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From Christopher Schultz <>
Subject Re: Tomcat SPNEGO valve - role assignment in 'grant-all' realm
Date Wed, 10 Oct 2012 21:46:46 GMT
Hash: SHA1

Mark and Maarten,

On 10/10/12 8:24 AM, Mark Thomas wrote:
> On 10/10/2012 10:30, Maarten van Hulsentop wrote:
>> Hi,
>> We are configuring our Tomcat web application to authenticate
>> using SPNEGO (Kerberos in particular) on Tomcat 7.0.29. Following
>> the step-by-step 'Windows Authentication How-To', i succeeded 
>> doing so. Part of setting it up was configuring a Realm that
>> assigns a role to the user, because the web application requires
>> this. The Realm is supposed to grant the role to any user, where
>> the password equals the user name.
>> Now, as long as we combine the SPNEGOAuthenticator and this
>> Realm, there is no issue. But as soon as somebody starts using my
>> special Realm in combination with, lets say, the
>> BasicAuthenticator, we have introduced a huge security hole.
>> In my mind, the responsibilities are assigned differently. The
>> Valves (Authenticators) should be doing the HTTP
>> request/header/login form/etc handling, and the Realm should be
>> doing the actual Authentication against some data source. In the
>> case of SPNEGO, the SPNEGOAuthenticator seems to try to do the
>> authentication as well, and only delegate to the Realm to finally
>> grant the role.
> Correct. Things aren't are clear cut as I would like for SPNEGO or
> for CLIENT-CERT where it is difficult / impossible to separate the 
> information gathering (Authenticator) from the validation (Realm).

At one point, I tried to re-architect the authenticator/realm stuff in
securityfilter because it really is fairly insane. It was originally
based (I gather) upon Tomcat's architecture and even used to plug-into
Tomcat (until Tomcat Realms started needing more support from Tomcat
internals instead of being completely independent), so it shares the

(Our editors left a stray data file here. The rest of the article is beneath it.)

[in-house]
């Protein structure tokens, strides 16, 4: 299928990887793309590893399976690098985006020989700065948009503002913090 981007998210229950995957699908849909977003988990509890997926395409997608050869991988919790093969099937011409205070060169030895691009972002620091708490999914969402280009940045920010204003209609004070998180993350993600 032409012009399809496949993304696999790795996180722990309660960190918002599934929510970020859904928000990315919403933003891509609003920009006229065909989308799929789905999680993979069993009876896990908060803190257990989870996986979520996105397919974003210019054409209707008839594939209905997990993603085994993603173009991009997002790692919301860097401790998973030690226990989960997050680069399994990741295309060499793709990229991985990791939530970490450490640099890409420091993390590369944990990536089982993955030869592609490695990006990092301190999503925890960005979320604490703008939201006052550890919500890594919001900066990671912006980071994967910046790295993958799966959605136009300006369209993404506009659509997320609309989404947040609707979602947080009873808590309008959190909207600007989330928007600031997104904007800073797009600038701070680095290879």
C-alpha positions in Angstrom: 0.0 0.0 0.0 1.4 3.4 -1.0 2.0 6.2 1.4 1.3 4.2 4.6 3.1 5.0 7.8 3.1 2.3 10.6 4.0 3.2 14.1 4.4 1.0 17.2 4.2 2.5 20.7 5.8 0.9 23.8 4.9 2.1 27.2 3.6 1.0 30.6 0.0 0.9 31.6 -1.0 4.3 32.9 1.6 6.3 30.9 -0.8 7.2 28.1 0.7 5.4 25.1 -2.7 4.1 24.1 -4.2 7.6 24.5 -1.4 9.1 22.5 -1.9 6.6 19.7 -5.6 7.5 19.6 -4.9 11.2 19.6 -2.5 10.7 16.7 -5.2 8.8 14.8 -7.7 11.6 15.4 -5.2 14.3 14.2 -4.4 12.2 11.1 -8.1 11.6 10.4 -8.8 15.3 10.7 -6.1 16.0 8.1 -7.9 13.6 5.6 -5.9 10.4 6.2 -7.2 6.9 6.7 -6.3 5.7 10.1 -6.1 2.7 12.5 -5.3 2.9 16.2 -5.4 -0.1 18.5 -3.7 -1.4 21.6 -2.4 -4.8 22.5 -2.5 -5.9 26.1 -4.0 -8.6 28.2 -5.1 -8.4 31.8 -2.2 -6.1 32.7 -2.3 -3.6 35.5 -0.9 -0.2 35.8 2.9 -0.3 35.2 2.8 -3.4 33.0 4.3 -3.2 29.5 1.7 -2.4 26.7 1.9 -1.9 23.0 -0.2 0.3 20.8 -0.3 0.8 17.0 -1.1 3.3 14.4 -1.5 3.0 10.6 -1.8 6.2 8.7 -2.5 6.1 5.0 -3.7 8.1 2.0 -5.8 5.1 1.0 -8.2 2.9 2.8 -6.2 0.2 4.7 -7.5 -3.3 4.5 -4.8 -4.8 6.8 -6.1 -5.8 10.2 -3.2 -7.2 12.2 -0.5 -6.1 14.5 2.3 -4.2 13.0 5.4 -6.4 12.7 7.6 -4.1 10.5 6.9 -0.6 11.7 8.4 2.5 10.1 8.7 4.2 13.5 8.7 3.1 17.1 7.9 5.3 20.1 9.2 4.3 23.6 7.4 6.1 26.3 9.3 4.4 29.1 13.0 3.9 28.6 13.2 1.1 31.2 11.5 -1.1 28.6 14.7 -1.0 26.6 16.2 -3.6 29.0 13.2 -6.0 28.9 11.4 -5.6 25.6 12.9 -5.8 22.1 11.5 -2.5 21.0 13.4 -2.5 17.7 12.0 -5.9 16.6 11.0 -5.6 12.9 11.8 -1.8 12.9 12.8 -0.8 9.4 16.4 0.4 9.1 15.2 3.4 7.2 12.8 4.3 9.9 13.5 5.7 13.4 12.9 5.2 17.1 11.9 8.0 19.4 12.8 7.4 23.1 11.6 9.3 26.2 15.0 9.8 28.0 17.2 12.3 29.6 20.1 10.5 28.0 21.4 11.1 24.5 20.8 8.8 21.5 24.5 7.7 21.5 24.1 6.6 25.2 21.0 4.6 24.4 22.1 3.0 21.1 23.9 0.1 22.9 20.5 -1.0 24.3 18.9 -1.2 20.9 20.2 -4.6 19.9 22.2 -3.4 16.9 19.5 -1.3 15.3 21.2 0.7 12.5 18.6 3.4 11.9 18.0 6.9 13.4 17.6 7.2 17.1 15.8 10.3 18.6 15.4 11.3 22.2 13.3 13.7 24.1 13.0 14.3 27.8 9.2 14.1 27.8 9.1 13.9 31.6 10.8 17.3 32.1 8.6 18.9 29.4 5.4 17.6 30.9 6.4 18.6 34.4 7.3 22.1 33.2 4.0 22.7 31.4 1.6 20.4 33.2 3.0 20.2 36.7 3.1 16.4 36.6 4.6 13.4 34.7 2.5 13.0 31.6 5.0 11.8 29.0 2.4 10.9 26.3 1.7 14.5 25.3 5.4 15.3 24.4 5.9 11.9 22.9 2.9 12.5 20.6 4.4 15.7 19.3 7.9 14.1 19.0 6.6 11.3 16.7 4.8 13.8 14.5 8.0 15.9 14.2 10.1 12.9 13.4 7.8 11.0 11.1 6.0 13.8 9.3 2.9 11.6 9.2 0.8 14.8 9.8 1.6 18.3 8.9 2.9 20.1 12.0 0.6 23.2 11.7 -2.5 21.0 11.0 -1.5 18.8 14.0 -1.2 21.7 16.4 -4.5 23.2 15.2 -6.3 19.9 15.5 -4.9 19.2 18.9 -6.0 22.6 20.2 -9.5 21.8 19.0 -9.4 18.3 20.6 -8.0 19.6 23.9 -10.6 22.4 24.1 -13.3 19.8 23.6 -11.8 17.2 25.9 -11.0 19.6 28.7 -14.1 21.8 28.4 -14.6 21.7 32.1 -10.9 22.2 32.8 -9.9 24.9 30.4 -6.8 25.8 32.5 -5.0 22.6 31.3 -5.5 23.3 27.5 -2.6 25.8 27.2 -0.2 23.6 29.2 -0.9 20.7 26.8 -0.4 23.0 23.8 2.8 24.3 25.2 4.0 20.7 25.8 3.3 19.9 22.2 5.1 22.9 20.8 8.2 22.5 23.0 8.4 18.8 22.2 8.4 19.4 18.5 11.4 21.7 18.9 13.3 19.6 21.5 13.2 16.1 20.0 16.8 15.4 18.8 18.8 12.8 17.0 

same authenticator / realm separation.

Conceptually, everything should be separated into controller,
credential-gathering, and authentication components. The
credential-gathering component should be able to take input (the
request) and provide credentials. Then the controller can provide
those creds to the authentication component. If the authentication
fails, the credential-gathering component can be used to take
appropriate action (e.g. return a 401 response, redisplay a login
form, etc.).

> Generally yes, but reality gets in the way for some authentication
> methods.

Very much so, yes: as soon as you try to step outside of the HTTP
Basic/Digest and FORM authentication (really credential-gathering)
strategies, things get weird. CLIENT-CERT is perhaps the weirdest of
all of these, because there is basically neither a user interface to
gather credentials (other than the browser's "choose client cert"
dialog) nor is there an authentication interface, because everything
gets done at the SSL layer. Technically speaking, the CLIENT-CERT
could be implemented with the kind of separation described above, but
it's needlessly complicated that way.

The point I was trying to get around to, here, was that the
credential-gathering component can produce credentials that have
private information that only a certain (paired) authenticator knows
about. In that case, a SPNEGO cred-gatherer could be coupled with a
SPNEGO authenticator such that the authentication (and
role-assignment) would only work when the credentials came from the
right kind of credential-gathering component.

I'm interested to see what you come up with, Maarten.

- -chris
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